So, an array of problems is making a nightmare of port business. Other than drawbacks in scanning and physical inspection, the customer has to grapple with duplicated charges as well as charges tangential to the cargo, and these affect cargo dwell time. The dwell time is often associated with corruption, and customers’ efforts to meet up with the charges that have no official records. The stacking of containers and the clearing of the container next in line lead to a lot of delays. The customs agents also play their own roles in the delay. Scanning that should take a few minutes takes up to three hours for just one container. This is unacceptable.
When such procrastination and inefficiencies prevail, it is little wonder that there will be a preponderance of trucks clogging the arteries leading to the ports in Lagos. Lagos State has started work on the Lekki deep sea port, and that promises to ease the matter. But it has been a policy of decentralisation, that will help the economies in other parts of the country as we experienced in the 1970’s in Warri or Calabar or Port Harcourt.
The hobgoblin has been that the lack of good roads account for the gridlock and delay. But the Federal Government has constructed concrete road, a dual-carriage affair that runs from the port all the way to Oworonsoki, and in spite of that, the gridlock remains. The whipping boy was the road because the trucks are on the road. The Jonathan administration constructed an asphalt road that is now on the verge of being replaced with a concrete one under the works minister Babatunde Raji Fashola. The only part of the about 17-kilometre road left to complete is between Coconut and Mile Two, a distance of about six kilometres.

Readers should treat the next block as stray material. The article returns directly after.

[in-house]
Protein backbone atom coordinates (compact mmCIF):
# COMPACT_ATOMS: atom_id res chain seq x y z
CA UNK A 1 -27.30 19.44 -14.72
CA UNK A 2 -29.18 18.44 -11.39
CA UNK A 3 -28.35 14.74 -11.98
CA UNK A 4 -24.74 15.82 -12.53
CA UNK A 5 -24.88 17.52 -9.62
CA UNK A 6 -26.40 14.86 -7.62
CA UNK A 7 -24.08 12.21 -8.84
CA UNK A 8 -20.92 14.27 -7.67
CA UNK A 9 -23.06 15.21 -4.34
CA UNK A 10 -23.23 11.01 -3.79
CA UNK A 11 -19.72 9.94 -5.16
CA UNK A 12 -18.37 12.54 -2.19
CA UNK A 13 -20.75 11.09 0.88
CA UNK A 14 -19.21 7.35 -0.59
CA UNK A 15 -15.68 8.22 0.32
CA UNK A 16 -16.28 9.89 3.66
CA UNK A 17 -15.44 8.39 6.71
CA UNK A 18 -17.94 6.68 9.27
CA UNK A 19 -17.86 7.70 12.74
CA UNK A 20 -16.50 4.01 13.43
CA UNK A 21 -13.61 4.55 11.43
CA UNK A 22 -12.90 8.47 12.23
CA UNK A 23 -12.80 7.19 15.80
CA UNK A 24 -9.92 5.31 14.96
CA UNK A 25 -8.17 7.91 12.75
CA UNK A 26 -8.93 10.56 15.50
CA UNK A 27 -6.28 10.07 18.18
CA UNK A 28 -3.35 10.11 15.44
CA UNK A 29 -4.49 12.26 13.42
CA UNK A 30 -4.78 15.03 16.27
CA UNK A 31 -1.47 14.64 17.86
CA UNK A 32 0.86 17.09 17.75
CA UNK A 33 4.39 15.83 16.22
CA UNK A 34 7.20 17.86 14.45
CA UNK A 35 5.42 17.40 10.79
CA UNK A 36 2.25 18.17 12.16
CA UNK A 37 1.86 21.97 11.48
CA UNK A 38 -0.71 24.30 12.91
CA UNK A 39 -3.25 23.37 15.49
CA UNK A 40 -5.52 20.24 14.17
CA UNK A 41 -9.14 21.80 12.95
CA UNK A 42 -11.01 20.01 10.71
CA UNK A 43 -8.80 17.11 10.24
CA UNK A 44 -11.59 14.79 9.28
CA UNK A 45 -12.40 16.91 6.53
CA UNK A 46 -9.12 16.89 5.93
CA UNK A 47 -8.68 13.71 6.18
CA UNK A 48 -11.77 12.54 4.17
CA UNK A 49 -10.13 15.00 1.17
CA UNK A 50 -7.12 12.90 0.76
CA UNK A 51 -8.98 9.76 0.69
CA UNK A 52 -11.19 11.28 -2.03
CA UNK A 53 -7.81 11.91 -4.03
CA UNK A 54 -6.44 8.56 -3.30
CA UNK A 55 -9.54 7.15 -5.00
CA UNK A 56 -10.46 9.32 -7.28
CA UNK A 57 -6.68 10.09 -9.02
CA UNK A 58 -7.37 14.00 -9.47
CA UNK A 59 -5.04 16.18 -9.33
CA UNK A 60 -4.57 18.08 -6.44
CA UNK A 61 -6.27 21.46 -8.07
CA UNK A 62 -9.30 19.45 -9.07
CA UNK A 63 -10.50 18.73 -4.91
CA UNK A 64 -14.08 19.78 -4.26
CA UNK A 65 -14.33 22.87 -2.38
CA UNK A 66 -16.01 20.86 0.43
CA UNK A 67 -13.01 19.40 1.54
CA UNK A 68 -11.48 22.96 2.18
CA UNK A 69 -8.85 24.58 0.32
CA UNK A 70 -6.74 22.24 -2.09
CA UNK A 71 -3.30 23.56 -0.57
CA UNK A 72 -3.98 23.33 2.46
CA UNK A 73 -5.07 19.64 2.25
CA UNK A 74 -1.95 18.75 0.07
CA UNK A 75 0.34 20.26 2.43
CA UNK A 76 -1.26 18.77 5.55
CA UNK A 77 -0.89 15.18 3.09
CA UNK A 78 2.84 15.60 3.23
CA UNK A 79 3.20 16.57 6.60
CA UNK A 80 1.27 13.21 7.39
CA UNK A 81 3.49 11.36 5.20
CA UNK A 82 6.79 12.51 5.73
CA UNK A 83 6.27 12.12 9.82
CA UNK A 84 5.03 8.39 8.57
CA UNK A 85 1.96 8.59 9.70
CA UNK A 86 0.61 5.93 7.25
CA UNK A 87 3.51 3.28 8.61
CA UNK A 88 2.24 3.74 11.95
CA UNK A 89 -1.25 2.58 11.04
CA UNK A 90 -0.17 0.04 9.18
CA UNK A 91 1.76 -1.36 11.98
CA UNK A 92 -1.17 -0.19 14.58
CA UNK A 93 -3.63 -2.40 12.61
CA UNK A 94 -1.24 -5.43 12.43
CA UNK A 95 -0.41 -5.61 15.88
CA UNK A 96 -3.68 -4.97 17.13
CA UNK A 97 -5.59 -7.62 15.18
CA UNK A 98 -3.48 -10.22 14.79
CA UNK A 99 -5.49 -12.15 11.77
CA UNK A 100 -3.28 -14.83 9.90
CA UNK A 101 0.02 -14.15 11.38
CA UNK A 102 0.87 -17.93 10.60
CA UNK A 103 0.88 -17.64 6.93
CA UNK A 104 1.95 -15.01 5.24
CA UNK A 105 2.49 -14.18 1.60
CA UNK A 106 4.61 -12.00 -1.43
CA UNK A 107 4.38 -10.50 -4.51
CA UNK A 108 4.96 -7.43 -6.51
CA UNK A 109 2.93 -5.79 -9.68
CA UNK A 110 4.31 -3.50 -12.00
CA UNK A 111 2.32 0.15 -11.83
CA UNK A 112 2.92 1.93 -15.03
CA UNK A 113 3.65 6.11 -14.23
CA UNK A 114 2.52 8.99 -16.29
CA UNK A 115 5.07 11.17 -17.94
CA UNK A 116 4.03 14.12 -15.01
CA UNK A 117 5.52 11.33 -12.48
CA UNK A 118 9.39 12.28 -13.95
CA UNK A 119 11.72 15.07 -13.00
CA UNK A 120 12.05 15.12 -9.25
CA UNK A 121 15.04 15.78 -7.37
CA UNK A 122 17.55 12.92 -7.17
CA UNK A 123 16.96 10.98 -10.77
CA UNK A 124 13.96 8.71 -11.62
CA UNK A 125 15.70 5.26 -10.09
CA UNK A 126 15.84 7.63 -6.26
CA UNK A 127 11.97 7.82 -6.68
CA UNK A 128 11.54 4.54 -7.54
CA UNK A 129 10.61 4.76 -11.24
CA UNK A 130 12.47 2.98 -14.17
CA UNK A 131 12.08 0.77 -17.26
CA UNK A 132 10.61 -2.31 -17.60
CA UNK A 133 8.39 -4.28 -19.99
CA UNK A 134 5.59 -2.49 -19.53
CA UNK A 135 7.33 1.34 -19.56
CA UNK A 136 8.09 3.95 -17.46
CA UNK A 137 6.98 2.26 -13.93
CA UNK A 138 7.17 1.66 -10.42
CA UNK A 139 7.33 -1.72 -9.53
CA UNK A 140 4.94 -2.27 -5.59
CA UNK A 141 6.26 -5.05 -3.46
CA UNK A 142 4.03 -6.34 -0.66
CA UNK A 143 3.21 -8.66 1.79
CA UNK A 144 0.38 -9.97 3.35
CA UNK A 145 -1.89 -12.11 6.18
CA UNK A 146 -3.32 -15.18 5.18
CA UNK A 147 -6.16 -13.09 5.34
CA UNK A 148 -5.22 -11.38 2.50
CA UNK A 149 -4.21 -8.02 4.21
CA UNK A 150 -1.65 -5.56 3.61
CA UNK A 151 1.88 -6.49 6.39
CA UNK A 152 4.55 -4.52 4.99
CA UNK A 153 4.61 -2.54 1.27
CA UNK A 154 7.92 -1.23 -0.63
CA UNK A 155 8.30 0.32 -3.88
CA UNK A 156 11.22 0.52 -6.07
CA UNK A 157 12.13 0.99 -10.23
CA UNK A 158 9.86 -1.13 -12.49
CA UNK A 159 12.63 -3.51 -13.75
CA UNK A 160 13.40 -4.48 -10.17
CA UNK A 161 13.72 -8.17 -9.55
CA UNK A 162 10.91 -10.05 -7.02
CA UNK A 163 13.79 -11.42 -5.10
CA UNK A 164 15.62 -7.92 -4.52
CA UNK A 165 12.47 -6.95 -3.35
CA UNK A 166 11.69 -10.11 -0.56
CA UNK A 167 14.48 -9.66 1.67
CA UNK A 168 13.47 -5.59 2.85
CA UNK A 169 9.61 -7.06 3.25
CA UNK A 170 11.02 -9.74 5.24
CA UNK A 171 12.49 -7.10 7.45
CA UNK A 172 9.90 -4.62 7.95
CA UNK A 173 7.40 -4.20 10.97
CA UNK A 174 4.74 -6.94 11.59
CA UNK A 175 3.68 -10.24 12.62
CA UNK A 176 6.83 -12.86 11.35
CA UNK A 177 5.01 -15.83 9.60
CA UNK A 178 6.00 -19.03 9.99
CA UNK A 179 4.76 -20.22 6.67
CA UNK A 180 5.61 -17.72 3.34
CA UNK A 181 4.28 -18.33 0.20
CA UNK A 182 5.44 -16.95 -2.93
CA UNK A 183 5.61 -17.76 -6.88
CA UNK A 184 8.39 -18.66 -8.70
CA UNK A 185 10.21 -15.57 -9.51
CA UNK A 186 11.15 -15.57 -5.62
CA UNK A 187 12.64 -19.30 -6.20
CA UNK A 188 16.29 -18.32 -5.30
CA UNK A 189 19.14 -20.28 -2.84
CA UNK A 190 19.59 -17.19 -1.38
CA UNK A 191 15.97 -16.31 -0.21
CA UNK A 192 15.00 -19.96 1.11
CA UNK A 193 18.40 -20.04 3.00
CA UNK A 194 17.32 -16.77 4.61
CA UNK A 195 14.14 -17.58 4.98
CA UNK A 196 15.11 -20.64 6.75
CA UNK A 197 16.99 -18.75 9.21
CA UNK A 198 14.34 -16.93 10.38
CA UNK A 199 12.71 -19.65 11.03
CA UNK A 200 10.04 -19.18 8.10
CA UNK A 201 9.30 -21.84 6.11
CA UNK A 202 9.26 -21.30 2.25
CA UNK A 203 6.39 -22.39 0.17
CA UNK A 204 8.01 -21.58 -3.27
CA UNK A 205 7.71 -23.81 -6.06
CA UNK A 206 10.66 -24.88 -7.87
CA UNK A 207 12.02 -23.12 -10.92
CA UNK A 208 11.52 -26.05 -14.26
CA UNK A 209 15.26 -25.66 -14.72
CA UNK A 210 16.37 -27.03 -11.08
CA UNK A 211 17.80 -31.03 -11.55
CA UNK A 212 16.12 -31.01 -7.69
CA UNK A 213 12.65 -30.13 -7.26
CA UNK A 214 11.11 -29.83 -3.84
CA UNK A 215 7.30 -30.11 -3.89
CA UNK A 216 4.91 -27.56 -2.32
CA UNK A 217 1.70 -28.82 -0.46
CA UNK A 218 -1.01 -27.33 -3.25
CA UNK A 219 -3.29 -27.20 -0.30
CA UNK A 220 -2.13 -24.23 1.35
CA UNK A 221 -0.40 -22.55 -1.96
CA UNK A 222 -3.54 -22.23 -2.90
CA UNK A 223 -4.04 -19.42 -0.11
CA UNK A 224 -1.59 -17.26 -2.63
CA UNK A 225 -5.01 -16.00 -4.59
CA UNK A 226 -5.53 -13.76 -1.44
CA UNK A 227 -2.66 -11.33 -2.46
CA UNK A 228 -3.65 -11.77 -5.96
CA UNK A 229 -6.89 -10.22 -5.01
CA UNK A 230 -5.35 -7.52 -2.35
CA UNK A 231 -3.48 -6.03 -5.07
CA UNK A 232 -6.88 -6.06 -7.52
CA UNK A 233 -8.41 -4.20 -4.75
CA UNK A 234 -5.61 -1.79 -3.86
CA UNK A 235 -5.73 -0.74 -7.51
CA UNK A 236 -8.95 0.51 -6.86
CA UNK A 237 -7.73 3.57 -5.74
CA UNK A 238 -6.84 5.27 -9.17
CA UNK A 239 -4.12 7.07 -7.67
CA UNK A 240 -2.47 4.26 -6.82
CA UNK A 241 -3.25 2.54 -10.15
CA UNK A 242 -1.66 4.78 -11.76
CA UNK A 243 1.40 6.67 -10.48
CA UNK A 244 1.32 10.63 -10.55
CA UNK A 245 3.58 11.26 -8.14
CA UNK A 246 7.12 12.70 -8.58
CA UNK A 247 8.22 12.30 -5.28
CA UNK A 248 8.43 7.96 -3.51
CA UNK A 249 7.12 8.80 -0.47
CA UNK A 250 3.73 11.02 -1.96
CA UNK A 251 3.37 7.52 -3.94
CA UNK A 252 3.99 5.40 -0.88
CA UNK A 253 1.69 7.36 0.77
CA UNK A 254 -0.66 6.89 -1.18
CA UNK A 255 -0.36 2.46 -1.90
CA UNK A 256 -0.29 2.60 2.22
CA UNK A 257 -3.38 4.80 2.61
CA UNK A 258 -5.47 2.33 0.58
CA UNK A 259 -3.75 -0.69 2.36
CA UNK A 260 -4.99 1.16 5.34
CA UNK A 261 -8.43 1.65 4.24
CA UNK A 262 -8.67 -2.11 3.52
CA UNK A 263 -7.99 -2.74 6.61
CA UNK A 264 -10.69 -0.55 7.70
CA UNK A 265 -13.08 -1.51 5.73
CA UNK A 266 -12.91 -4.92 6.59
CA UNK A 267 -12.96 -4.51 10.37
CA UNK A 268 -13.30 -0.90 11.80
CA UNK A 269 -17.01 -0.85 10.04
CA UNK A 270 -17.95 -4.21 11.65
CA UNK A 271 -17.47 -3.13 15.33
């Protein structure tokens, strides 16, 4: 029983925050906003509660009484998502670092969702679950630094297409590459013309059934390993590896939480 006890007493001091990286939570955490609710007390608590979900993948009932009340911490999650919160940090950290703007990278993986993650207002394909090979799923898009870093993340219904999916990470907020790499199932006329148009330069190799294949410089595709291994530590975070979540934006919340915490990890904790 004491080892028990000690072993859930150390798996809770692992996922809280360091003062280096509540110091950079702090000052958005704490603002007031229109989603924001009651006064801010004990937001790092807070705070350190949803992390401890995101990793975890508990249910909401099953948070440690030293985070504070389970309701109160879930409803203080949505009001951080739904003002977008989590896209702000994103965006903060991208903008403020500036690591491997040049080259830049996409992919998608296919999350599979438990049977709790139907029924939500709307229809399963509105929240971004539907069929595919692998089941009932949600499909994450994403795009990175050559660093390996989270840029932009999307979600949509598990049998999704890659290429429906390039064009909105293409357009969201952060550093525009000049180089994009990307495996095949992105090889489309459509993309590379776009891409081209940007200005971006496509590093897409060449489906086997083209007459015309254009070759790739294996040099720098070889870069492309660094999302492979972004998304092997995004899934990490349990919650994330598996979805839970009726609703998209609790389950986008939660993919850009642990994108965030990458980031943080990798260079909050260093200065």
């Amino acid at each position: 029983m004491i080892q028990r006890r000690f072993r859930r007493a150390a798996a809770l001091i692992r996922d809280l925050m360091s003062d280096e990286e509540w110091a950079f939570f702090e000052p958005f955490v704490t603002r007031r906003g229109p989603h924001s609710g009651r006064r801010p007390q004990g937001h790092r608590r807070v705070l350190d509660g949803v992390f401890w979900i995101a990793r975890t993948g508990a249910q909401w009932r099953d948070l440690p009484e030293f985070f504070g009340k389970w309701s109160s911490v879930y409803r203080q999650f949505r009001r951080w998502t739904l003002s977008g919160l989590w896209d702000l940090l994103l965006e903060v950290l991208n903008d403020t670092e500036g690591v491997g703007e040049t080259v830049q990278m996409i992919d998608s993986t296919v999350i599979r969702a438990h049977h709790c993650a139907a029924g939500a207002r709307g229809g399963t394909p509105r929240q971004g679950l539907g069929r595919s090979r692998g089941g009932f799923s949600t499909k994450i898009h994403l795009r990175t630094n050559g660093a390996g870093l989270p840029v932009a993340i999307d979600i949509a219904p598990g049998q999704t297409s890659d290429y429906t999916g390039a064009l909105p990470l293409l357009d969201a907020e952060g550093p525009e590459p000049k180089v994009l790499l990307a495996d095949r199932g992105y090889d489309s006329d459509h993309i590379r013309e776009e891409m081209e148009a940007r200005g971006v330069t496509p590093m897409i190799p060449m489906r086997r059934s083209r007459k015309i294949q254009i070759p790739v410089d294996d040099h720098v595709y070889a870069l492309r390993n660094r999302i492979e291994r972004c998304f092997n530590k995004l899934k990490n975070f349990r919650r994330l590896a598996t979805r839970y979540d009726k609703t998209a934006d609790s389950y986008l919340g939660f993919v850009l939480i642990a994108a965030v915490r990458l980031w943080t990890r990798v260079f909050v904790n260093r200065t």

The charges in three countries, including Nigeria, show how, through delays and corruption, Nigeria’s vaunted ease of doing business mantra has become empty rhetoric. In Nigeria, customers pay about $457 as terminal charges, $374 for shipping charges. Transportation from port to warehouse is about $2,100. In Tema Port, Ghana, terminal charge amounts to about $280, the shipping charge is $325 and local transport from port to warehouse is about $285. In Durban, South Africa, customers pay $180 as terminal charge, for shipping they pay about $274. Transport from port to warehouse is $208.
It is obvious that the problem is basically that of corruption and inefficiency. The companies running the ports ought to be held accountable for mismanaging the dynamic of port business in Lagos. Two vast parking areas have been provided for the trucks. They do not take advantage of them because of acts of corruption. The trucks do not want to pay because some individuals are playing rogue by using what is called arbitrage, charging the trucks illegal fees. The trucks rather clog on the road than pay exorbitant fees for packing.
Of course we cannot fail to mention that construction of the railway to link the port with other parts of the country will significantly help in decongesting the roads. This will take many trailers and trucks off the roads, thus expanding the lifespan of the roads in addition to easing tremendously the gridlock.
All said, the NPA has to redraw its operational map, and focus on the tedium and inefficiencies. The nation is losing tremendous money not only because of the unnecessary inflation, but also the the delay in business activity. We cannot run a 21st century port with a 20th century amenity. Worse still, we cannot make progress when individual companies are not held accountable. Apapa was a big thriving part of the Nigerian economy. Today, no one wants to go there. It is the great paradox of Nigeria’s underdevelopment.